The National Cybersecurity Center of Excellence (NCCoE), a division of the National Institute of Standards and Technology (NIST) has penned a five-part draft guidance on cybersecurity for mobile devices that connect to electronic health records. The guidance includes a step-by-step how-to guide for improving data security that uses commercially available and open source tools and technologies, as well as sections on standards and control mapping and risk assessment.
"The NCCoE was established specifically to help organizations solve real-world challenges, and this was one of particular concern to the health care community," NCCoE Director Donna Dodson said in a statement. "This guide can help providers protect critical patient information without getting in the way of delivering quality care."
The guidance reflects the tightrope that hospitals have to walk in implementing mobile EHR access. Protecting patient data is important, but the interface can't require too much of doctors or it won't be adopted -- doctors already complain that EHRs aren't easy to use and don't fit into their workflow. So, for instance, NCCoE proposes a five-step login process to mobile EHR tools, but only the first and last step require the user to enter a password: logging into the mobile device and logging into the EHR. The rest of the authentication happens automatically using certificates and media access controls.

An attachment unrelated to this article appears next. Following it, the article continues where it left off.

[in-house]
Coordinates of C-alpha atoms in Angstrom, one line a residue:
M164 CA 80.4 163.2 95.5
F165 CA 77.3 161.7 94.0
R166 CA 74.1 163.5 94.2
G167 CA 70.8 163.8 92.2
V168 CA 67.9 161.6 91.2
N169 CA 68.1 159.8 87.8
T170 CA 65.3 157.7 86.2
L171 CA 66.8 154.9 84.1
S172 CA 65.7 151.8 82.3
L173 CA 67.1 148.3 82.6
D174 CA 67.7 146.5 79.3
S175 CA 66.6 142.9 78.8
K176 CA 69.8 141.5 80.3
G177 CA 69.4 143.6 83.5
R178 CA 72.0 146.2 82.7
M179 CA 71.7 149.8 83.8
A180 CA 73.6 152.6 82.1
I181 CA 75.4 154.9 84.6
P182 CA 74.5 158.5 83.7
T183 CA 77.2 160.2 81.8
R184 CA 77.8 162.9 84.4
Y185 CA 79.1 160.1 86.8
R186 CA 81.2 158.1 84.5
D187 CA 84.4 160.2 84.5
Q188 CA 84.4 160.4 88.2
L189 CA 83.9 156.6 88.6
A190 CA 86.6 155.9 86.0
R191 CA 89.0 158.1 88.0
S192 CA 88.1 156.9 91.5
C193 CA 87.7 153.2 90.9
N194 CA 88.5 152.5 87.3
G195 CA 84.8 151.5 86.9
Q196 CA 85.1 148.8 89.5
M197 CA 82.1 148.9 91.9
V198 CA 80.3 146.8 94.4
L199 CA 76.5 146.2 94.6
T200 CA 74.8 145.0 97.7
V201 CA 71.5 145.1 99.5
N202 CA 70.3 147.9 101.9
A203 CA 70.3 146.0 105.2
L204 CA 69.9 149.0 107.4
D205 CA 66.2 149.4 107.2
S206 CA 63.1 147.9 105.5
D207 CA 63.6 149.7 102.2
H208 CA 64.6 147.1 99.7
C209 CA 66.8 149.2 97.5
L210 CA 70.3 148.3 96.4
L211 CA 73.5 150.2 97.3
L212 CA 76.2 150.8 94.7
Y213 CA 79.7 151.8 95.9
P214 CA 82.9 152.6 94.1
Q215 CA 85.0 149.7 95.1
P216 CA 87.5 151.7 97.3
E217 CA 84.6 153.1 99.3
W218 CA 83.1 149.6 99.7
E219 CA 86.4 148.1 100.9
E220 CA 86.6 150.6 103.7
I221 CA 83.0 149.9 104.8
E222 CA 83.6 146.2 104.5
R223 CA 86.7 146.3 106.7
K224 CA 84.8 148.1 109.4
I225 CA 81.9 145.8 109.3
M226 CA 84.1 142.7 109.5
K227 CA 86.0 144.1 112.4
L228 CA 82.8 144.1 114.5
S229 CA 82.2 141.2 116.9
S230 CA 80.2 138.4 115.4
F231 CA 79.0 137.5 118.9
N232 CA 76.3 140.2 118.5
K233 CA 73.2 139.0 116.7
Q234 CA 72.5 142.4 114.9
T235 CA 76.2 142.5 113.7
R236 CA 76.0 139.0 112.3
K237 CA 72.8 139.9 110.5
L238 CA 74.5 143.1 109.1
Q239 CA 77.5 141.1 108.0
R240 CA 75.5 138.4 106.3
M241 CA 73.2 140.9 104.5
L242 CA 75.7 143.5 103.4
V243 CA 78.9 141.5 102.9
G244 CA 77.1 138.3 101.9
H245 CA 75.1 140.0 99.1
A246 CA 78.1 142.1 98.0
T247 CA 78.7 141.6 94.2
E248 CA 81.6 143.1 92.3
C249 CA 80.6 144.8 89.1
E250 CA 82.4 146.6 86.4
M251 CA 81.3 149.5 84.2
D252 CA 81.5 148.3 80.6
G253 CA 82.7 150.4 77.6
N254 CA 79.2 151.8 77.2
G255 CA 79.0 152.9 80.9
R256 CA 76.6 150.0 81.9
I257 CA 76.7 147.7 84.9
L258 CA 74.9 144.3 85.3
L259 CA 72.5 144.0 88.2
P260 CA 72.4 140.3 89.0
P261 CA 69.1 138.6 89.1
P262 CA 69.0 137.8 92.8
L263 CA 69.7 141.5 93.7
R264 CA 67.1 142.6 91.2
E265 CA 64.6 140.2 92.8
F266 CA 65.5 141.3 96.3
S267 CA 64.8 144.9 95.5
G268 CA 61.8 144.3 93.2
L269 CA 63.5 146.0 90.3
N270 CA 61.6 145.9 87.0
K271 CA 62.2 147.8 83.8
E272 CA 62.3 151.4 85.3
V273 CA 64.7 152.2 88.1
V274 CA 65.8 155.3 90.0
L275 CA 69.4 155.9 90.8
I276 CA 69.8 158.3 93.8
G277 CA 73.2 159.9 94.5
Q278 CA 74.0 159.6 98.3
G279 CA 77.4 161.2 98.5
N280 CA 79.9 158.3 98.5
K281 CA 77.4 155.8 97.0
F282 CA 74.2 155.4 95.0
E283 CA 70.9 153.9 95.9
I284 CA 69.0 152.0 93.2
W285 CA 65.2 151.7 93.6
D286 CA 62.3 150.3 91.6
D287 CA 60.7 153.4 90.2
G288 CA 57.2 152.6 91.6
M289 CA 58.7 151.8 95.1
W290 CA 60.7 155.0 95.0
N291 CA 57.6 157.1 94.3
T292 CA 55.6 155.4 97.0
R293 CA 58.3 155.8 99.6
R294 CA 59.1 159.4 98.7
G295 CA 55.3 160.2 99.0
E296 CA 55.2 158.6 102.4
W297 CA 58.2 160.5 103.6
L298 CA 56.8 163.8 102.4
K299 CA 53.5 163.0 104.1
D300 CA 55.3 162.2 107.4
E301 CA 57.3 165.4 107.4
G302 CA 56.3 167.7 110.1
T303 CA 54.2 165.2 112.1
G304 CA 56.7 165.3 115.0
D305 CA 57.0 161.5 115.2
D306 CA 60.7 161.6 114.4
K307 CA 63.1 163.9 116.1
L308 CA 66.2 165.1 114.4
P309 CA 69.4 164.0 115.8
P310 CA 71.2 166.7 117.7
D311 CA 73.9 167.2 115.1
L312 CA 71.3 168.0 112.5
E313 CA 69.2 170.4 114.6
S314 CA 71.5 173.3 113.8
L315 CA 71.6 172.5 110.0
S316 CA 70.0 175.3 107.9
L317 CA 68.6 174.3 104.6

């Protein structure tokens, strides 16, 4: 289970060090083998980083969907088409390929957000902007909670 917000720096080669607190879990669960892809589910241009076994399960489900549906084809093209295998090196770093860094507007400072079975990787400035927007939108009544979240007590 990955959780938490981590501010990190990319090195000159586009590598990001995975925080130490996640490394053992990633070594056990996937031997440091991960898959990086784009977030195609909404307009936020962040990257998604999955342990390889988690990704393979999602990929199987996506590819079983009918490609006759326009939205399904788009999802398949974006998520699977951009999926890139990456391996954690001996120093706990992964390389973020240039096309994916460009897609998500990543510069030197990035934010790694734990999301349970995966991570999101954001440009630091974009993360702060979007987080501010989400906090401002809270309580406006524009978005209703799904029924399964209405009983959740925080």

NCCoE created a "virtual environment that simulates interaction among mobile devices and an electronic health record system supported by the IT infrastructure of a medical organization" according to a statement. In this environment, they ran tests for a wide range of compromise scenarios: a lost device being found by a malicious party, a phishing scheme, an attacker gaining access to a doctor's user name and password, or an attacker gaining physical access to the hospital's data center, to name a few. Protections were put in place for all of these possibilities. They also made sure that the physician in the virtual environment could still do what they needed to do, like refer a patient to another physician or send an eRx to a local pharmacy.
"We know from working with them that health care organizations want to protect their clients' personal information and themselves from the high costs associated with breaches," Dodson said. "This guide can be an important tool among the many they use to reduce risk."
The draft guidance will be seeking comments through September 25, 2015. It's the first in a new series of publications from NIST, each of which is designed to help companies protect their information systems.